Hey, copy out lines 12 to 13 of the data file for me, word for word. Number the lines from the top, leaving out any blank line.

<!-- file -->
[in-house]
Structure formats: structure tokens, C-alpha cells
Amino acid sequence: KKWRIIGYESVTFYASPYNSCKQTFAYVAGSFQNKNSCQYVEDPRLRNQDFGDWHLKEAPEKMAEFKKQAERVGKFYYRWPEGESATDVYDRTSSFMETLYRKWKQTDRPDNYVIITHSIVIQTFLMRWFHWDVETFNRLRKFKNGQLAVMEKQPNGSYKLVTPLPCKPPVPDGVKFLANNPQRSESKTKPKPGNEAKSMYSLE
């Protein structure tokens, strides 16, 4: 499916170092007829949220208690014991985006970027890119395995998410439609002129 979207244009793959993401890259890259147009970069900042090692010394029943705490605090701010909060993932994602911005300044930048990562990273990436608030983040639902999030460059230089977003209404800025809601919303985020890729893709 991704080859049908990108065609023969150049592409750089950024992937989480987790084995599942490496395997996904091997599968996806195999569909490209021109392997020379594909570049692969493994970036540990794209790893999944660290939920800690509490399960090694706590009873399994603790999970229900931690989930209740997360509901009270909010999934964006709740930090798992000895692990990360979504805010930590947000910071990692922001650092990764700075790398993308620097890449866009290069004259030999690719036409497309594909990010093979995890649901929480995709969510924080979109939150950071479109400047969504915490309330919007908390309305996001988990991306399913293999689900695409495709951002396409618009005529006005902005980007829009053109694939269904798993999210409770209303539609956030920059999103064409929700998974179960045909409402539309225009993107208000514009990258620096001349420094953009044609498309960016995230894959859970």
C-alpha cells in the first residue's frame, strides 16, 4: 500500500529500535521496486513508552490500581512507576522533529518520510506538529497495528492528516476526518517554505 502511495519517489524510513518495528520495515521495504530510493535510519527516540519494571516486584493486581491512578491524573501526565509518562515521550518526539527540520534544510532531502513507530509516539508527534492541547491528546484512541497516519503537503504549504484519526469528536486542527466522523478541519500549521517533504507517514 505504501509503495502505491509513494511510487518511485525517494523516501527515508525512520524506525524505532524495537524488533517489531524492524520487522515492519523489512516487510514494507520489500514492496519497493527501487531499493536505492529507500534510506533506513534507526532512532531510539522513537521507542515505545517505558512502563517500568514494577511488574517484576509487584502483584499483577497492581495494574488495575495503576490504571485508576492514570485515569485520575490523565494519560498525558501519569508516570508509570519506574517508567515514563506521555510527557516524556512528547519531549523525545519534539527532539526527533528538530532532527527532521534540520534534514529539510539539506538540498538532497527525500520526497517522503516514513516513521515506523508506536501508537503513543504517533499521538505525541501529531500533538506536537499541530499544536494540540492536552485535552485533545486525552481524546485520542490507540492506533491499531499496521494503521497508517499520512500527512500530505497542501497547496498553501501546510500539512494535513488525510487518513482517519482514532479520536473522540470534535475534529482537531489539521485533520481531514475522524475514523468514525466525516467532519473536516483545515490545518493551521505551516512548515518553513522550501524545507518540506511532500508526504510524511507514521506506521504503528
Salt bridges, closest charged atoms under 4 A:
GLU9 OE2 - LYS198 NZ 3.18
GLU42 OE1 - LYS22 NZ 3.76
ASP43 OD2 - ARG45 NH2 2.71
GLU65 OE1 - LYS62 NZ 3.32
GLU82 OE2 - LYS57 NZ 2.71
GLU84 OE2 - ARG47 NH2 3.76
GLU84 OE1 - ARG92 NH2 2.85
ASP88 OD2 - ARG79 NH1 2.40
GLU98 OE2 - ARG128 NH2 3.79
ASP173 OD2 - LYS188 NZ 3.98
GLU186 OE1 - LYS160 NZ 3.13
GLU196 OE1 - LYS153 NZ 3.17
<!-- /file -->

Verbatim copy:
GLU84 OE2 - ARG47 NH2 3.76
GLU84 OE1 - ARG92 NH2 2.85